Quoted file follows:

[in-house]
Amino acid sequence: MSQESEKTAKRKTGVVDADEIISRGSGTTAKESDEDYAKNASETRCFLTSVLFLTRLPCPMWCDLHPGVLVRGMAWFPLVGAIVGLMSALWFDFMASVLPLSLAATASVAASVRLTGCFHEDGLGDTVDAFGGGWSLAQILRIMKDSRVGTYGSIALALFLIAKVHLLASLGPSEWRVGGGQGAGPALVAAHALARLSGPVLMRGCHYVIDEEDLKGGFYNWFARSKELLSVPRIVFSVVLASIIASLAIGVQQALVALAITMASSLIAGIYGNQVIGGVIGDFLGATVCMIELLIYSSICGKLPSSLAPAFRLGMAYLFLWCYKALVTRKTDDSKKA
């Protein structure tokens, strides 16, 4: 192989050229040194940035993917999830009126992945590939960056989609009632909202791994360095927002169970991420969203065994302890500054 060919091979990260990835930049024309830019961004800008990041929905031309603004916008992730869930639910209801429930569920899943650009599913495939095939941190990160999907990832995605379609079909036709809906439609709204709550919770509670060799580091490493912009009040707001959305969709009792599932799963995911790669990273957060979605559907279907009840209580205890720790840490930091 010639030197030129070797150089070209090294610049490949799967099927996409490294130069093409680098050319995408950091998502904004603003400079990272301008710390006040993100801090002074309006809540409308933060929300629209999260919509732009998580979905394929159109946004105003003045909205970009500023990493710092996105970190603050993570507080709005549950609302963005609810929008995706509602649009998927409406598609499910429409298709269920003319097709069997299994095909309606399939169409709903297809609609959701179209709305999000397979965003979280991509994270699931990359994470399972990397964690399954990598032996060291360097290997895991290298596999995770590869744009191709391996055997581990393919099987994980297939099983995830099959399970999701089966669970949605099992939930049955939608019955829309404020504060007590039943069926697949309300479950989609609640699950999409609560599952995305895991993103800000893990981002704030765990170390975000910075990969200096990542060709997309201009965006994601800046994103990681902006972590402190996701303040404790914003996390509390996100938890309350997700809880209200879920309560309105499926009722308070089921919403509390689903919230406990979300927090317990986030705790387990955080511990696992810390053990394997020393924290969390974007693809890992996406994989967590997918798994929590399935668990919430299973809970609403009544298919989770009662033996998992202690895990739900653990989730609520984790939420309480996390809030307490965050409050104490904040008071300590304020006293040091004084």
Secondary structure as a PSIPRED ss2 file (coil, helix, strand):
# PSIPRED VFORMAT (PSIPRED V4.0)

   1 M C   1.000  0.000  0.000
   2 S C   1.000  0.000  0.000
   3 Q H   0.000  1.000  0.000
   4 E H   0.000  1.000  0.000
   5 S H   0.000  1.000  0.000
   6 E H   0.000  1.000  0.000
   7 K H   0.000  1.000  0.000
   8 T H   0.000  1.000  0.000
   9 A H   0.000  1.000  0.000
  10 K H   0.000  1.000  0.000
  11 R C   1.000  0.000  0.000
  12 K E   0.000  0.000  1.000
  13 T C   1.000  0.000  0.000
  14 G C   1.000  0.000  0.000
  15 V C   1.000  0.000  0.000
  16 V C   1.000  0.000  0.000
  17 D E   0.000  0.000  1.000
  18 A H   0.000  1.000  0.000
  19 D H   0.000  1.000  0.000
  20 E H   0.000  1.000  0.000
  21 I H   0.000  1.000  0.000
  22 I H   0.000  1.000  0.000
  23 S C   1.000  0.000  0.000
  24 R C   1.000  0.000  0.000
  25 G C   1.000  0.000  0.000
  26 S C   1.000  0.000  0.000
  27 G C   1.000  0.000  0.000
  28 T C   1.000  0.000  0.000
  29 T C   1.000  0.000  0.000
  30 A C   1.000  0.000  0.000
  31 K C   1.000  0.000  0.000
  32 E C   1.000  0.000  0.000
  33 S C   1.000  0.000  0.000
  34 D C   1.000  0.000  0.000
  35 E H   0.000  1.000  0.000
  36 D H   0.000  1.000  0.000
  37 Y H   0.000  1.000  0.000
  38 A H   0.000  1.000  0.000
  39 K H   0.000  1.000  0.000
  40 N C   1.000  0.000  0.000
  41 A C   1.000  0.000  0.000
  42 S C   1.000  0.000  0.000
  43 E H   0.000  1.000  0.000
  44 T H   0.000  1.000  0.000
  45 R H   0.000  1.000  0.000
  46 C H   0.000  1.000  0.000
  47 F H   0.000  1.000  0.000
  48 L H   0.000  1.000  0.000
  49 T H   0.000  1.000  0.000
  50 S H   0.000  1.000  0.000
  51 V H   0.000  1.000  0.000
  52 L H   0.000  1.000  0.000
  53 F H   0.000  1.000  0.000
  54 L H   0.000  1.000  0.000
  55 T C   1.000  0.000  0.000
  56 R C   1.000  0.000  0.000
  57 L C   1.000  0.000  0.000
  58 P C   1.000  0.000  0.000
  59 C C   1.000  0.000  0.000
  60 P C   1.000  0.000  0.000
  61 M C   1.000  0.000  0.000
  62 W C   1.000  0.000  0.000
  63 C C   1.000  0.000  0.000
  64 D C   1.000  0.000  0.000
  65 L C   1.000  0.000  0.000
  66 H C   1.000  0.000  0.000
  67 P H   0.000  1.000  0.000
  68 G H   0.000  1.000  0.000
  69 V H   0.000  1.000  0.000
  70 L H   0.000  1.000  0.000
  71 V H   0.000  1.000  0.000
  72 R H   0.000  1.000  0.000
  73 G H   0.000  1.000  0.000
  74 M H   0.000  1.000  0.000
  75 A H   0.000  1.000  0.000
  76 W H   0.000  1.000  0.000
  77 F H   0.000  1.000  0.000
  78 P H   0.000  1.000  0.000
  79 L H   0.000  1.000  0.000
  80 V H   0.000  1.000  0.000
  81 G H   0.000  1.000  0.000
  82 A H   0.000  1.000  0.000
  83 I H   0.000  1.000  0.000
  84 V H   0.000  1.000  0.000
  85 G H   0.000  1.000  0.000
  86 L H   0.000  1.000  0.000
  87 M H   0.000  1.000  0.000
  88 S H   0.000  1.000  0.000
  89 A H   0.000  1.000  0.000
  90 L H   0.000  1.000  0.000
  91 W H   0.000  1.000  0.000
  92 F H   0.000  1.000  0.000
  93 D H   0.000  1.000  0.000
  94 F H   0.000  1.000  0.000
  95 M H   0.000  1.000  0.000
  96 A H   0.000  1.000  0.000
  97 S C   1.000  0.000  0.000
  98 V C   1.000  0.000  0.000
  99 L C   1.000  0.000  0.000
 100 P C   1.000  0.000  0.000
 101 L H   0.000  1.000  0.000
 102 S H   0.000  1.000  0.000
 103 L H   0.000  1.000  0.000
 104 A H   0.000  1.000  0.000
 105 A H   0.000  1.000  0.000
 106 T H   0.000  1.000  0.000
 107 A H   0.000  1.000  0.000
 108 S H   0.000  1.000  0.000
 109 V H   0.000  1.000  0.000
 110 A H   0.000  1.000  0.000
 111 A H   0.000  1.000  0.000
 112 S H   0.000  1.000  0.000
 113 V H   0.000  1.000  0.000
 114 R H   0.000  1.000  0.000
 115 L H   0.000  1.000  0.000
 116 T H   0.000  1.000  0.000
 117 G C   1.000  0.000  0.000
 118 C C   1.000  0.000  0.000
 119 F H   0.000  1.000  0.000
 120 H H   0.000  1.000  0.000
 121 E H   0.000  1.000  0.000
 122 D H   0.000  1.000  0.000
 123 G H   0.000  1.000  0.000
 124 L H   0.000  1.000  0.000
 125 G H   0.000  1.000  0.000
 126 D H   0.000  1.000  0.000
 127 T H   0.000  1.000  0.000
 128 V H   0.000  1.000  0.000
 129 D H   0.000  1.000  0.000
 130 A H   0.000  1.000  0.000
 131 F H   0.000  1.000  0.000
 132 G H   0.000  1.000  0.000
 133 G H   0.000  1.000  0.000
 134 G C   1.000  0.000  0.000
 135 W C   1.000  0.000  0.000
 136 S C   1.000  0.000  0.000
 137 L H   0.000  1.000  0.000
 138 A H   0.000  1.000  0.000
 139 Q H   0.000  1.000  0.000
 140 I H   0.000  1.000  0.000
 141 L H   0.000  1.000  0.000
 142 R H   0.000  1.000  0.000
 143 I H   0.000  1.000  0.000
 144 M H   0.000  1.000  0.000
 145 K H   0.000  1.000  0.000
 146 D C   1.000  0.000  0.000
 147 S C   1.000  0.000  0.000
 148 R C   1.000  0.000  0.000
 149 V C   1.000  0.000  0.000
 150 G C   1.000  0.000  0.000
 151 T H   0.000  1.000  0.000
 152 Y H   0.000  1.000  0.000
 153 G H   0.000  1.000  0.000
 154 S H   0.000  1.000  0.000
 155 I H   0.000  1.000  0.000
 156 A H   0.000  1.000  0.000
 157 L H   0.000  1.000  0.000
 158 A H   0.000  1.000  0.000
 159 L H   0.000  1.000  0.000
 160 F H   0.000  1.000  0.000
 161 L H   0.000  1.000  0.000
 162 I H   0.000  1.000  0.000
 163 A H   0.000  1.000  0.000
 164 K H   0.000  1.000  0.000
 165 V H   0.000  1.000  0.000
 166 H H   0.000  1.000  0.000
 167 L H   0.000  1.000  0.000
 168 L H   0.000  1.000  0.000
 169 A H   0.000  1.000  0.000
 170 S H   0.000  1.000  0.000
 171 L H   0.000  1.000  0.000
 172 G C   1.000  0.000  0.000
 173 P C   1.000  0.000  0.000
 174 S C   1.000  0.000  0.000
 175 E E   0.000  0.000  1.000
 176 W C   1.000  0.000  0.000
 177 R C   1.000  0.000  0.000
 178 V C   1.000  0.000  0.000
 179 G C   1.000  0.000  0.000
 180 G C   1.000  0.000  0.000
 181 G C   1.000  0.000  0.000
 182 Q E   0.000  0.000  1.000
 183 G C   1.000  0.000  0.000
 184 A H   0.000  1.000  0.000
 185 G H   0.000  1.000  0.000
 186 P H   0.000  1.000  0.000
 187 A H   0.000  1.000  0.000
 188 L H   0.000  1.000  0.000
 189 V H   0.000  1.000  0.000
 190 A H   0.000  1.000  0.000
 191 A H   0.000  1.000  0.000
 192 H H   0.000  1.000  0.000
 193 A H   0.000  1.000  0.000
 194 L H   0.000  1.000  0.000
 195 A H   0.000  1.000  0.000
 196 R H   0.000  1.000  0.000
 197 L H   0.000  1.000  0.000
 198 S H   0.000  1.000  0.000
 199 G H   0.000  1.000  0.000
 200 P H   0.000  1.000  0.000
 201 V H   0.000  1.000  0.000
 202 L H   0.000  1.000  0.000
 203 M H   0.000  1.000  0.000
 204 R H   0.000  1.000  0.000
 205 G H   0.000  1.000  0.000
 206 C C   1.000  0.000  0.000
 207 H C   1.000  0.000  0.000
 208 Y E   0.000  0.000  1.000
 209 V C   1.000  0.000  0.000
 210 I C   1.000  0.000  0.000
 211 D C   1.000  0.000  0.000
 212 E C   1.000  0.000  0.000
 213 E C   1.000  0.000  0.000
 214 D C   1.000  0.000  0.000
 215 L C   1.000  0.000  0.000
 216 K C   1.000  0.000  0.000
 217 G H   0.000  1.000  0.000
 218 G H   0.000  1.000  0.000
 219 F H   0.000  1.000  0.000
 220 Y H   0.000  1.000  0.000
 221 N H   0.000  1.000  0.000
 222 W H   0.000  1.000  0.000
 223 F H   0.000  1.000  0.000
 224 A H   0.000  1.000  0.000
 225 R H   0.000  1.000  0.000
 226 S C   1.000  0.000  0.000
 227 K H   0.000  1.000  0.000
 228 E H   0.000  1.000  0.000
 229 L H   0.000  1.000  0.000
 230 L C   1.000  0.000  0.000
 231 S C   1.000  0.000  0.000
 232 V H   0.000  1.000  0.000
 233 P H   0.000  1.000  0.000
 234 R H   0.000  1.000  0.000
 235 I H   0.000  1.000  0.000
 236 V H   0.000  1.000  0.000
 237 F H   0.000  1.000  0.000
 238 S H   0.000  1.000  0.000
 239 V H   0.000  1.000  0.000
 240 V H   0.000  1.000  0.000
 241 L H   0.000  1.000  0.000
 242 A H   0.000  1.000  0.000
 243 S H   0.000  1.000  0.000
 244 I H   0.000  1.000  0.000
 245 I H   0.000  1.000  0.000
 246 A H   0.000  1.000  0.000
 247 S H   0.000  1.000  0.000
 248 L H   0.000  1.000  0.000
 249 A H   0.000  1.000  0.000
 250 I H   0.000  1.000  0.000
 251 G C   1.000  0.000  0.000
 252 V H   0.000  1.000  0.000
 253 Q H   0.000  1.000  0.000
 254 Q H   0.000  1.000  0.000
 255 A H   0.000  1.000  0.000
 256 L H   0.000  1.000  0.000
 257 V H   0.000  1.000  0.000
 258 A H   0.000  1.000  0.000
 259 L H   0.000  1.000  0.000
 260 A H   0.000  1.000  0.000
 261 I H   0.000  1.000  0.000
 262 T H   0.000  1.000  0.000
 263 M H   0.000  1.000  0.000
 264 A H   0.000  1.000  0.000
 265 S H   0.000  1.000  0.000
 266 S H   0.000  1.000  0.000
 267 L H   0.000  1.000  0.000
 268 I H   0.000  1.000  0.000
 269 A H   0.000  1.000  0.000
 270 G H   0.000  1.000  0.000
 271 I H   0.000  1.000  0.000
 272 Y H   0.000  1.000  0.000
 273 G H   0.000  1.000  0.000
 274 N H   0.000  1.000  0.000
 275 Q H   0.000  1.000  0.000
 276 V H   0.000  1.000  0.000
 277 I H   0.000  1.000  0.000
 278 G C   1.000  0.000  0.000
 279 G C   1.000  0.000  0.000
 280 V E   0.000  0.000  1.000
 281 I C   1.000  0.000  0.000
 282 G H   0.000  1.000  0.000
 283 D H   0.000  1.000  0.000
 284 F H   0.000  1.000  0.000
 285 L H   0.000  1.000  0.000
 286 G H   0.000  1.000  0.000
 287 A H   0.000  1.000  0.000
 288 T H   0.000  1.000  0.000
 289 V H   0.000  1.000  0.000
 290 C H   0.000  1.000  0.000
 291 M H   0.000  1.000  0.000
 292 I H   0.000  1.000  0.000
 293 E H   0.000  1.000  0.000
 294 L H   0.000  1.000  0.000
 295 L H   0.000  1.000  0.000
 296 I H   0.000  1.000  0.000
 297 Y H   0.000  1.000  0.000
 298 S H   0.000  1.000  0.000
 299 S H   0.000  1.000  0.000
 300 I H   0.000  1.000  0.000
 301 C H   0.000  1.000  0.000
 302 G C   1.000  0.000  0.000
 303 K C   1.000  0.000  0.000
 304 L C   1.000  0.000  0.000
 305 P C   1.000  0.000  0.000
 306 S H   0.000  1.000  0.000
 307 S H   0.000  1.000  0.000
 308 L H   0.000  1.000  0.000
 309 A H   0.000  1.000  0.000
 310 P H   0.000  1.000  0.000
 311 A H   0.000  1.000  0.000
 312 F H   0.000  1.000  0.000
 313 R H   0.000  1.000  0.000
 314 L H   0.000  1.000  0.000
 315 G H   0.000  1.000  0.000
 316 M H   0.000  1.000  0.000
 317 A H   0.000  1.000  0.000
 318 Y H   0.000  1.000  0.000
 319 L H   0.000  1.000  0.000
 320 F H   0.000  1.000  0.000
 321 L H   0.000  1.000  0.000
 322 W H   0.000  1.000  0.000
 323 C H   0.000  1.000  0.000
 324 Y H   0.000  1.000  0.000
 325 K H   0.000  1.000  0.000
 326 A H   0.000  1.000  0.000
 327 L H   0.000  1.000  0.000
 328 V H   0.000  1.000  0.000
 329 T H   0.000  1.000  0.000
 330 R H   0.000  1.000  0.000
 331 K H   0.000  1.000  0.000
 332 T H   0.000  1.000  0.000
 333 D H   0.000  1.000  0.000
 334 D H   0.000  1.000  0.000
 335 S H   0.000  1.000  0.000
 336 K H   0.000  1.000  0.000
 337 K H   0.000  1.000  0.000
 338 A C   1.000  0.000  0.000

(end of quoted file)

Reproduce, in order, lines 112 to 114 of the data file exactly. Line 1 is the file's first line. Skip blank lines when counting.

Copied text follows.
 107 A H   0.000  1.000  0.000
 108 S H   0.000  1.000  0.000
 109 V H   0.000  1.000  0.000